What is Yoga? How do we do Yoga? When we find our way to Yoga, What does Yoga do? A selection of Patañjali's Yoga Sutras answering these questions...Read More
An interview with Grand Rapids Magazine this fall: "Beaumont teaches possibility in the moment... "A teacher takes us beyond what we believe we can do and helps to bridge the gap in understanding."Read More
“May my ending be your beginning.”
— Yogacharya B.K.S. Iyengar, 1918-2014
Learn about the documentary in progress about B.K.S. iyengar's life and work.Read More
"His example inspires me to continually remember not to be a victim of circumstances and difficulties, but to use them to uplift myself and others. Yoga gives us the freedom to learn and practice and develop skillful action. For those willing to put in the effort, the discipline and purification and ultimately, healing of the body through the practice of asana is only the beginning. In time, its possible to learn how to control the body, the breath, and the mind. This discipline helps one realize that we have choices as to how we will act and behave in the face of provocations of all kinds of stresses, beyond our habituated responses. This freedom to act with unconditioned response, in contact with the source of peace and wisdom that is the core of our being, is the goal of yoga, and B.K.S. Iyengar's yoga and example shows the way.Read More
November 9, 2016
Dear Student of Yoga,
At this time, I'd like to share this life-affirming recitation of Maya Angelou's Poem, And Still I Rise.
Rising each day to practice yoga, and be present to the our individual experience of NOW can carry us through times of crisis, and enhance our mental & emotional strength. Yoga practice can be our refuge. Being present to our own physical and emotional pain is the beginning of practicing compassion for the painful states of others in our universal experience of suffering in embodiment. It is possible to be present with our own feelings the way one tries to be an accepting and compassionate presence with an upset child. Let the emotion pass, and let it inspire the next step on the journey -- Illuminating the experience, however uncomfortable, allows us to remove our own ignorance. We bring more of the layers of our selves into the light, and embody the light. Then we can work to cultivate the opposite quality. Courage, love, kindness, and compassion in the face of fear, aversion or hatred. Generosity and patience instead of greediness. We can find the possibility of equanimity in practice. From Patricia Walden, "When we practice, we are practicing for our own well-being but we can also offer our practice to others, to make of our soul a lighthouse."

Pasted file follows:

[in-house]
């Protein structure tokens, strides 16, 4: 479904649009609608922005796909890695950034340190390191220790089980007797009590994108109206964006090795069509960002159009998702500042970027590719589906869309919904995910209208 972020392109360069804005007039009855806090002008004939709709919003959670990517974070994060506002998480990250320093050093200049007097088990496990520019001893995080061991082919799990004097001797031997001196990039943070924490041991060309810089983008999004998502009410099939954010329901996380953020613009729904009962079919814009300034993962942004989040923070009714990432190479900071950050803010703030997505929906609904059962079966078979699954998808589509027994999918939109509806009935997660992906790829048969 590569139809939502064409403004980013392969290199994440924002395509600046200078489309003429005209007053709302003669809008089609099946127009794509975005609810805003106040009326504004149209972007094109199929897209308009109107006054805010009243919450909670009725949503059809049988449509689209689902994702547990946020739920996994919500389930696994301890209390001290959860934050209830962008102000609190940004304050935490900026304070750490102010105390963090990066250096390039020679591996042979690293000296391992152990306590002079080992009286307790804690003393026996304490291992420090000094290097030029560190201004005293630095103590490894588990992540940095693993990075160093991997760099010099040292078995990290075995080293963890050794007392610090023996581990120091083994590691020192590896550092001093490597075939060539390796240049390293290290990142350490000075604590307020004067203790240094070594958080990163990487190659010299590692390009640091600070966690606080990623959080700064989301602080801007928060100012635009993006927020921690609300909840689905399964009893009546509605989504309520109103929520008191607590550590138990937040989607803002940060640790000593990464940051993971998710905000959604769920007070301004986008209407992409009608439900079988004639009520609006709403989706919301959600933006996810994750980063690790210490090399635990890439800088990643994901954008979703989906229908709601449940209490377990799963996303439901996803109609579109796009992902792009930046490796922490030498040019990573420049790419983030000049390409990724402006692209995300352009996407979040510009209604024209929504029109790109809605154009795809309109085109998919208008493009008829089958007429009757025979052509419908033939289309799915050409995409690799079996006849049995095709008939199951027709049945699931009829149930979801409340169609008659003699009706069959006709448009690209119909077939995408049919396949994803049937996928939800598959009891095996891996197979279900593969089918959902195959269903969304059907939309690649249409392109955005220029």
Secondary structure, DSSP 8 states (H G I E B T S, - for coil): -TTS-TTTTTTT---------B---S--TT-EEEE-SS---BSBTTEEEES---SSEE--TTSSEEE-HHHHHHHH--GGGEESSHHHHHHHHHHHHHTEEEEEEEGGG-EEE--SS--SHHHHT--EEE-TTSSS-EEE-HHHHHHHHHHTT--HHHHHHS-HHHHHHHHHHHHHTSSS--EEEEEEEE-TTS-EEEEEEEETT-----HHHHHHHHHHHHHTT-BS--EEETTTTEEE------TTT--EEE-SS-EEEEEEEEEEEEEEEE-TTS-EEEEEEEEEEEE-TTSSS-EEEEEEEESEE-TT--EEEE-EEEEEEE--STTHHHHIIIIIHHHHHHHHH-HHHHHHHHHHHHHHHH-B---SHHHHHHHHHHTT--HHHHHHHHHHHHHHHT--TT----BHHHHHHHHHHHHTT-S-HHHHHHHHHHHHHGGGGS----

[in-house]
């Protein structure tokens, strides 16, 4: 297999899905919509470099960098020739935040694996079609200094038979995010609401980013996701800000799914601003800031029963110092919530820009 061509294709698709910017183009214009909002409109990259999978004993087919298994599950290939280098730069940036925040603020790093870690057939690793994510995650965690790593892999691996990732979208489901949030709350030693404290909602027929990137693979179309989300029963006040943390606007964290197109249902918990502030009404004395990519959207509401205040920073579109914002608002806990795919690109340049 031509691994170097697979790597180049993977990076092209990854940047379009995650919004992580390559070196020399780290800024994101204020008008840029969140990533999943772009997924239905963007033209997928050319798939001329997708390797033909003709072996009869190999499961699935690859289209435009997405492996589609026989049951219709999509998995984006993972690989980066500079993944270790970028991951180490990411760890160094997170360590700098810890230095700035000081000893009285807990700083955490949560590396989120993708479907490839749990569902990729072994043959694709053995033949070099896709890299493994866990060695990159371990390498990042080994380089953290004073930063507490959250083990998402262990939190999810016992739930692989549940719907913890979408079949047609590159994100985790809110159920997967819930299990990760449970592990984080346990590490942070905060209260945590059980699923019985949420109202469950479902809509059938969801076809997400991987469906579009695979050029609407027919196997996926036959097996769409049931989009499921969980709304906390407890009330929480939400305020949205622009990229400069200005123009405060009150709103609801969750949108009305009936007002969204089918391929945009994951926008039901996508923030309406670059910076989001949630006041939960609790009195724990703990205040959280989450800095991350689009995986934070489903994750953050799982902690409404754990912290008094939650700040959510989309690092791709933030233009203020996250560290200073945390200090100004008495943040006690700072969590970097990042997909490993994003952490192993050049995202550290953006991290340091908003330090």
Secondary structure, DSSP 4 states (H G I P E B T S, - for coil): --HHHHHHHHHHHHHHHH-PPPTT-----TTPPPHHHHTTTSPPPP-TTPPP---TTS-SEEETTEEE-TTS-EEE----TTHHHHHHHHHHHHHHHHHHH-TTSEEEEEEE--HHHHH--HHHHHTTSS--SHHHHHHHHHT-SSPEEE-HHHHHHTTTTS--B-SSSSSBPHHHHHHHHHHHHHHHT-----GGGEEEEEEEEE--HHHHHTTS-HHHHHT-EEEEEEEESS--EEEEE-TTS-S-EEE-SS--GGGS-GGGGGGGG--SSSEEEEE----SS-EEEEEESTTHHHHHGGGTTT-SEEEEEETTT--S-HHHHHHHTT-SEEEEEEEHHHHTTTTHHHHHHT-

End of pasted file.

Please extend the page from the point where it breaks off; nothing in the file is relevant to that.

This weekend I will be studying with my teacher, Manouso Manos, for his annual workshop in Ann Arbor, Michigan. I'm very sorry that I was unable to get a Certified Iyengar Yoga Teacher to substitute teach the Saturday morning class and it will be cancelled Nov. 12. All other classes are happening-- there is Level III-IV tonight and Level I Thursday at 5:45pm. Please come and join in this practice in community.
Hope to see you soon,
PS Please join us for a community honoring of Sri BKS Iyengar's birthday anniversary at IYCGR on Sunday, December 11th 4-6pm. Details are here.
after a break in classes it can be difficult to return. we can feel the progress that we had achieved, slipping away. it can be hard to face the same work again, knowing the sustained effort that progress requires.
if the break from yoga has been many months: there is an inertia to leaving class and leaving practice, that is very strong. It’s a heavy solid state of being. In yoga philosophy we might call this quality of nature, tamas. This is completely normal to experience in the beginning. We can all agree: it is easier not to do. It is easier to stay in bed and not practice. It is easier to stay home than to venture out after work or early Saturday morning than to go to class. The natural course is downhill.
It takes extra will to move out of the inertia of not doing into doing again, into making it to class on time, repeatedly, over and over. But once that is started it has a momentum that builds and helps develop a will to continue that grows and grows. That is why starting the practice is like igniting a fire. Lighting the match out of nothing is sort of a miracle! It takes something to start that fire, and to build it. That is why the Iyengar yoga teacher’s job is to help blow on that fire, to motivate students to move beyond their perceptions of their ability, toward what is possible. Just getting to class is the hardest part in the beginning, and then the teacher can help the student to move forward from there.
don’t try to start right where you were when you left off. the maximum physically back then was earned through the sustained effort, and we may need to find earlier stages of poses that are accessible. The past achievement and past states are past and not present. If it’s been a long break from class and without home practice, coming to level 1 for a time will help the mind and body work together again, and bring the strength and stability and alignment back safely. Witnessing the present conditions of the body and mind and breath brings us into yoga. We can start from wherever we are!
be patient with yourself, and have faith that the obstacles you are facing can be surpassed, and if you are facing some that you have faced before, you will have the experience of conquering them once already. Improvements happen over time, showing up again and again to class and onto the mat. It takes sustained effort.
Having returned to class or practice after a break, all is not lost from that time. Sometimes we need the experience of having a break to contrast to our study to understand the value of the classes and practice. it can renew an appreciation, it can deepen our will.